SaltyCrane Blog — Notes on JavaScript and web development

How to share non-global C data structures

My goal is to share C data structures without using global variables. I have one function that will fill the data structure and other functions that will use and optionally modify the data. I would also like the data structure definition to be in the same file as the function that fills it. (It looks like this last requirement requires pointers to pointers and a malloc so I will abandon it. See this thread in the comp.lang.c newsgroup.)

My solution is to pass pointers to structures to functions as described here: Here is my implementation and notes:

main.c contains the main function which calls the other functions that operate on the data structure. It also defines (allocates memory) for the data structure at the file level. The data structure is declared using the static keyword so that it will have static duration (i.e. it will exist from program start to finish), but it will have internal linkage (i.e. it won't be global). (For more information on declarations see The address operator, &, is used to create a pointer to the data structure which is passed to the other functions.
#include "defs.h"
#include "get_data.h"
#include "use_data.h"

static DATA data;

int main()
    return 0;
defs.h contains the combined structure data type declaration and typedef declaration to create the new type name, DATA. (See my notes on struct and typedef.) It is included in all the files that declare the data structure or a pointer to the data structure.
#ifndef DEFS_H_
#define DEFS_H_

typedef struct 
    int item1;
    int item2;
    float item3;
    float item4;

#endif /*DEFS_H_*/
get_data.c contains the function to initially fill the data structure. It is passed a pointer to the data structure defined in main.c. It uses the structure pointer operator, ->, to access the members of the structure pointed to by data_ptr. data_ptr is the only local variable in this function-- the data structure being filled is the same one that was defined in main.c.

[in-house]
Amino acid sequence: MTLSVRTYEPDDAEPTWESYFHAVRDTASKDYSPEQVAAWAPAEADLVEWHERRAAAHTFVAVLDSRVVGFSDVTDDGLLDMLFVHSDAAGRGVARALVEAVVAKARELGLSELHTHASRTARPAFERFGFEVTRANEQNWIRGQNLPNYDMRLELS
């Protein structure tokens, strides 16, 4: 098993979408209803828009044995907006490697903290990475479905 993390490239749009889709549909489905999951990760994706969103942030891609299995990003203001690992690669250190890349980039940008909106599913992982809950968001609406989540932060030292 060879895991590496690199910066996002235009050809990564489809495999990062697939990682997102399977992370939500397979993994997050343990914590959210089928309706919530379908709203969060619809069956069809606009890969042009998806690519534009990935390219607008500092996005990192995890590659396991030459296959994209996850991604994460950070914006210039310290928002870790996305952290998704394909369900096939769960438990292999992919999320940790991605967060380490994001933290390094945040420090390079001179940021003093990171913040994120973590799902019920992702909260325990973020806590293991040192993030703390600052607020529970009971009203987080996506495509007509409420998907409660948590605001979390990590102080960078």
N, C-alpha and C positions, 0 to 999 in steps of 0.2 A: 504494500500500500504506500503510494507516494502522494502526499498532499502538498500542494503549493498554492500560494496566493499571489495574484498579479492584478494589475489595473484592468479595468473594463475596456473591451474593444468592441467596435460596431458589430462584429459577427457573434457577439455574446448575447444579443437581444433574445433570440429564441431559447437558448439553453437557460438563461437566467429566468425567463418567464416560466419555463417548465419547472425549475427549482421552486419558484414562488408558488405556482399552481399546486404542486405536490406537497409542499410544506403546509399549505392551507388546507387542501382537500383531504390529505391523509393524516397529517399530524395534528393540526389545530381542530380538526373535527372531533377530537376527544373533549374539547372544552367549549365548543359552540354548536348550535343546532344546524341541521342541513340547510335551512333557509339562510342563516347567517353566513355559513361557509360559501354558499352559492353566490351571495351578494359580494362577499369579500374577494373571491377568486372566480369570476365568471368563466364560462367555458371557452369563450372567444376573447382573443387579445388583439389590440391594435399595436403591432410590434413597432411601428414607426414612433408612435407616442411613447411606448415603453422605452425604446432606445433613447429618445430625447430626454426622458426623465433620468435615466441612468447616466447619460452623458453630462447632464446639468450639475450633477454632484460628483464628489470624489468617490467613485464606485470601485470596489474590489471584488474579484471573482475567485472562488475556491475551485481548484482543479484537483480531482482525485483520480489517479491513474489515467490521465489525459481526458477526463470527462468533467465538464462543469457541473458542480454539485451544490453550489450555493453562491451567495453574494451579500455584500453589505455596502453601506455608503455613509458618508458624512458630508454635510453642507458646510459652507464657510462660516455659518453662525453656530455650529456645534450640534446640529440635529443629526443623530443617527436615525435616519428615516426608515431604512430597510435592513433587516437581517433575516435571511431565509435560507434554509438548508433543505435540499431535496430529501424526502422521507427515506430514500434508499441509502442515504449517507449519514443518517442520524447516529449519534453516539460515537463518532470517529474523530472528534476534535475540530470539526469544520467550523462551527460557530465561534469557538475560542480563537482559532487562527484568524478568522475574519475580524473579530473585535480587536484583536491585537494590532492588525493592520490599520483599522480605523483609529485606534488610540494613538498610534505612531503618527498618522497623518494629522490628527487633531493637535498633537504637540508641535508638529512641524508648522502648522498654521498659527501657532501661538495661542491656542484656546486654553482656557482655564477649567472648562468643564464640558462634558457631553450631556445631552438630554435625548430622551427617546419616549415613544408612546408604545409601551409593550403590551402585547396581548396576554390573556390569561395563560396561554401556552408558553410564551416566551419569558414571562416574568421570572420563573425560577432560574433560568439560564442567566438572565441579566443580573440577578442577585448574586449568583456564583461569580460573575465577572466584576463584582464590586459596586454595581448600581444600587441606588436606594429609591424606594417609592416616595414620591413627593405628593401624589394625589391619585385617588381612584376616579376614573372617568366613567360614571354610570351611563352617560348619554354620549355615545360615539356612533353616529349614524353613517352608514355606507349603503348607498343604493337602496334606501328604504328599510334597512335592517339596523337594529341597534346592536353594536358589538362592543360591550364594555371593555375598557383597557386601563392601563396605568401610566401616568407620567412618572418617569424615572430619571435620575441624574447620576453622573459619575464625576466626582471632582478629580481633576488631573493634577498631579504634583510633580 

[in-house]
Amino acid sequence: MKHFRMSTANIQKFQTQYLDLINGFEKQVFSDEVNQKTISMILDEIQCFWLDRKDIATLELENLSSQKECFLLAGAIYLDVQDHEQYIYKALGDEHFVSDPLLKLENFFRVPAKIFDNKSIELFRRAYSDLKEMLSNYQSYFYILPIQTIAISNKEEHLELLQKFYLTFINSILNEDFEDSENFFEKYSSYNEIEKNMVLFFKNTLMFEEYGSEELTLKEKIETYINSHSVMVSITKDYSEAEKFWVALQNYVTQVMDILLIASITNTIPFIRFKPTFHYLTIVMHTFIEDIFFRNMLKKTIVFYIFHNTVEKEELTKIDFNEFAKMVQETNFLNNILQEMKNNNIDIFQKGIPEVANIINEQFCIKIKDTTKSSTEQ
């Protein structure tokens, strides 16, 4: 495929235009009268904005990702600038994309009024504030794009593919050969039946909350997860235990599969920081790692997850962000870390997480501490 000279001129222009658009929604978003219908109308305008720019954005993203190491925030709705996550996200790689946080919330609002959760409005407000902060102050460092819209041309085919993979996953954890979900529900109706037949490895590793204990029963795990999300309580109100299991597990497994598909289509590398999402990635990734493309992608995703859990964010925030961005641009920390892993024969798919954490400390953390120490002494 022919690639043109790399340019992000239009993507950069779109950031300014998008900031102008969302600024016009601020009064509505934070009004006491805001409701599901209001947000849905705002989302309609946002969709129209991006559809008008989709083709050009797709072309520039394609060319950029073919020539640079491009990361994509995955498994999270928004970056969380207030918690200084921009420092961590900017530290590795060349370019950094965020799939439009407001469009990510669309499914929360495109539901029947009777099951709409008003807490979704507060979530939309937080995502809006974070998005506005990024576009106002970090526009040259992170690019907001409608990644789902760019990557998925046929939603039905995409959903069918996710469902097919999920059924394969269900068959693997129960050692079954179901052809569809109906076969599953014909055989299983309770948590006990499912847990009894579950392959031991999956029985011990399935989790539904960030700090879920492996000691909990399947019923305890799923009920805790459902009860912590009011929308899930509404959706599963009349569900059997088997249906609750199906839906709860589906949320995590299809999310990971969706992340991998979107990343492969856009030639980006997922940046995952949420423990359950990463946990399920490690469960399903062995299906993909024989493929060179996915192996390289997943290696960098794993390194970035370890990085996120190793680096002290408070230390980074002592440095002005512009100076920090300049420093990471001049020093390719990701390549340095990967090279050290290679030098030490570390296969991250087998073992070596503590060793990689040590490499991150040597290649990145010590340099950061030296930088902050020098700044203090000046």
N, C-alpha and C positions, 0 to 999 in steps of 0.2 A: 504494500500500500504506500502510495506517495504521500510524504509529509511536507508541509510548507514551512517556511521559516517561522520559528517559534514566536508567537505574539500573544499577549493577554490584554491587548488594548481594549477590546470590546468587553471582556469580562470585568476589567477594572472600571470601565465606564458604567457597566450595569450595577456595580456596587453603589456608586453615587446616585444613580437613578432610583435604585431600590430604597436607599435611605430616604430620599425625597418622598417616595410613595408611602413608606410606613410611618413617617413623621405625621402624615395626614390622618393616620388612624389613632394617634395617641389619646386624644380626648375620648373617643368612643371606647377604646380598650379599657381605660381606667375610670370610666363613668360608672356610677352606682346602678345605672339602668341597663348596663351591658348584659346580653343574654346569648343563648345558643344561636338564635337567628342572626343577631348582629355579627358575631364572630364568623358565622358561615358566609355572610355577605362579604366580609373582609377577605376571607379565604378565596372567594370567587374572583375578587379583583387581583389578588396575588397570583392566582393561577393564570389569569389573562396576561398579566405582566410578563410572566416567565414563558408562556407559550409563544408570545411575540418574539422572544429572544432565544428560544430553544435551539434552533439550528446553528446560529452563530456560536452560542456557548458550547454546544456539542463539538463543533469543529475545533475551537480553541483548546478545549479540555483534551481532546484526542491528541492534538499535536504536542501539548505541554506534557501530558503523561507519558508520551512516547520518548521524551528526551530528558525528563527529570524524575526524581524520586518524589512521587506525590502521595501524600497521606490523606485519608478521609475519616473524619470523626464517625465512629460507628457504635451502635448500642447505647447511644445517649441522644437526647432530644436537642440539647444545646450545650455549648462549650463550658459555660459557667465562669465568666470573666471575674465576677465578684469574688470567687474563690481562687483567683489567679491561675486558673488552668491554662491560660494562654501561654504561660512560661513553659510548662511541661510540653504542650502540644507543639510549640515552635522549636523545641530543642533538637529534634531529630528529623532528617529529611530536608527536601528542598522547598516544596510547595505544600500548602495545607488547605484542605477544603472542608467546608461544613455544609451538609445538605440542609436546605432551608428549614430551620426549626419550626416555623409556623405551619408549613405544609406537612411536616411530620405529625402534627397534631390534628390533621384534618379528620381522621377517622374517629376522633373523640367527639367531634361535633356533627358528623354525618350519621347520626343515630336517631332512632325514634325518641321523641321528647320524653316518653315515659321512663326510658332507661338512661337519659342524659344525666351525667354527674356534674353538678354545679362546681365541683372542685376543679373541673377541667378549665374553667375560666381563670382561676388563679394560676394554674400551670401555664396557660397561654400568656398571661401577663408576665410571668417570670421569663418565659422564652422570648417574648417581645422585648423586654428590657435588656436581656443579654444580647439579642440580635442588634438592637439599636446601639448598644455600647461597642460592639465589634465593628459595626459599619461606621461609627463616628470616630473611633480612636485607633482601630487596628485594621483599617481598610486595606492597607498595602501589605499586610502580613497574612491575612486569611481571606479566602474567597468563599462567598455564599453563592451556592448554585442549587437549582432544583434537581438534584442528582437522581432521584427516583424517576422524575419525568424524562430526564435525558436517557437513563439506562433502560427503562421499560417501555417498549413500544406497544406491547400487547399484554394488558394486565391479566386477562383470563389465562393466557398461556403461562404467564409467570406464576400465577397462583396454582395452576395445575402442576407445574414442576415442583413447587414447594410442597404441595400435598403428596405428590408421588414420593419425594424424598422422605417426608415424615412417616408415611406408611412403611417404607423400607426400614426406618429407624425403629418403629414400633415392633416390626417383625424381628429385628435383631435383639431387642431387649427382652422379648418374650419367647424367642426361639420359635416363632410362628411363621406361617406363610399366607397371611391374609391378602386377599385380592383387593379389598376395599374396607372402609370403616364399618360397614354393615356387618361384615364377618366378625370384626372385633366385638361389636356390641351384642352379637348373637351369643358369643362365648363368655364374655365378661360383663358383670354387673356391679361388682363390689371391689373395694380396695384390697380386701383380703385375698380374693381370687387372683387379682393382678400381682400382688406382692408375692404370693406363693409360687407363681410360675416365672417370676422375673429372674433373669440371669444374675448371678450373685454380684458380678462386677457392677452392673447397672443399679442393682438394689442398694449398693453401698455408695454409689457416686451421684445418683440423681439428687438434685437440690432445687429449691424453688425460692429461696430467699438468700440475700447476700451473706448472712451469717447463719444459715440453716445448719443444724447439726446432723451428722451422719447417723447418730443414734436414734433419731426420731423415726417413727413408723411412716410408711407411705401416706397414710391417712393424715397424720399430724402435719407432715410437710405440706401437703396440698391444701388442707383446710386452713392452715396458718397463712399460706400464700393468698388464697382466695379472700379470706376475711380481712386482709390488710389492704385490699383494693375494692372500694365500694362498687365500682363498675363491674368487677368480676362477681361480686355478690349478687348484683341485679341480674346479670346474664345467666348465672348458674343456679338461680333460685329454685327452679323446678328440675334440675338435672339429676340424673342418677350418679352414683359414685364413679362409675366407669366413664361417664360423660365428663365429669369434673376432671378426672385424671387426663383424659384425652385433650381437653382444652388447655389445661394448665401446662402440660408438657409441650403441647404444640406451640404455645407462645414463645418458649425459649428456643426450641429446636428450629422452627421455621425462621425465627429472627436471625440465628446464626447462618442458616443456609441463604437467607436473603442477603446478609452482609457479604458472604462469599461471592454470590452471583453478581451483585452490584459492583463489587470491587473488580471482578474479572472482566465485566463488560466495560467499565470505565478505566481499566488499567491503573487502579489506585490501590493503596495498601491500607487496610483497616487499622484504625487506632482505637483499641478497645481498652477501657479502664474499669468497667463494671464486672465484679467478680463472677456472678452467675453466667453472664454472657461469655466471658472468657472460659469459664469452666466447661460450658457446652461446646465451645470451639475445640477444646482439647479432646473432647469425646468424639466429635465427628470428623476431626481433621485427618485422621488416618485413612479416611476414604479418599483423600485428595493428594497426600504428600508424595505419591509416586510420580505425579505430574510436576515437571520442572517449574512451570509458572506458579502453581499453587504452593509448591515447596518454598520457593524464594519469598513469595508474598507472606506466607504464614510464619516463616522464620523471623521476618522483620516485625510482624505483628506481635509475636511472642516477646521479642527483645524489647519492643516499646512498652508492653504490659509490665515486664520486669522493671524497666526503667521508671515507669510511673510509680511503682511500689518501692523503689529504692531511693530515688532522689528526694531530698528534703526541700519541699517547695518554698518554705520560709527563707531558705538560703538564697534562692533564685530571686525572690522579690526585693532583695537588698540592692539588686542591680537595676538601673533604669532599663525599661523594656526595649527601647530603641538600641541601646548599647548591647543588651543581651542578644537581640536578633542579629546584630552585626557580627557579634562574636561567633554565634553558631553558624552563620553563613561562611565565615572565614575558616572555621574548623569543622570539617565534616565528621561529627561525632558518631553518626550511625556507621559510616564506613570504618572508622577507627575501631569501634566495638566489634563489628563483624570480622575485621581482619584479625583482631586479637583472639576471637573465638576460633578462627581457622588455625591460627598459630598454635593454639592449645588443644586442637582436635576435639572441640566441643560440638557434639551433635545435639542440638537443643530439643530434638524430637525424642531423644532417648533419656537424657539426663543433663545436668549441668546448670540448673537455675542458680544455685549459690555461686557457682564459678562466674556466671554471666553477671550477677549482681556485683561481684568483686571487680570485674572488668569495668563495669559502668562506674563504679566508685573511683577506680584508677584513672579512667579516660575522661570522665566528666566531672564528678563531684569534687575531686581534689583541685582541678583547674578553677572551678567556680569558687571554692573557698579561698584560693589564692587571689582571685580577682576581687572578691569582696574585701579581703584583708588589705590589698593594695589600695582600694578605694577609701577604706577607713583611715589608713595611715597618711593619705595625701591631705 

#include "defs.h"

int get_data(DATA *data_ptr)
    data_ptr->item1 = 1;
    data_ptr->item2 = 2;
    data_ptr->item3 = 3.0;
    data_ptr->item4 = 4.0;
    return 0;
use_data.c contains the functions that use and modify the data in the data structure. They are both passed a pointer to the structure similar to get_data.c.
#include <stdio.h>
#include "defs.h"

int modify_data(DATA *data_ptr)
    data_ptr->item2 += 1;
    data_ptr->item4 += 1.0;
    return 0;

int display_data(DATA *data_ptr)
    printf("data.item1: %d\n", data_ptr->item1);
    printf("data.item2: %d\n", data_ptr->item2);
    printf("data.item3: %f\n", data_ptr->item3);
    printf("data.item4: %f\n", data_ptr->item4);
    return 0;
get_data.h and use_data.h contain the function declarations (function prototypes) and should be included wherever the functions are used.
#ifndef GET_DATA_H_
#define GET_DATA_H_

int get_data(DATA *data_ptr);

#endif /*GET_DATA_H_*/
#ifndef USE_DATA_H_
#define USE_DATA_H_

int modify_data(DATA *data_ptr);
int display_data(DATA *data_ptr);

#endif /*USE_DATA_H_*/
Running the program produces the following output:
data.item1: 1
data.item2: 3
data.item3: 3.000000
data.item4: 5.000000
Other notes:
Header files should only contain declarations. They should not contain variable definitions because if the header file is included in multiple locations there would be multiple definitons of the same variable. (See this thread in the comp.lang.c newsgroup.)


Revision 2 based on comments from this thread on the comp.lang.c newsgroup:

Revision 3: Updated based on more comments from the newsgroup. Also, I think my original #includes were OK.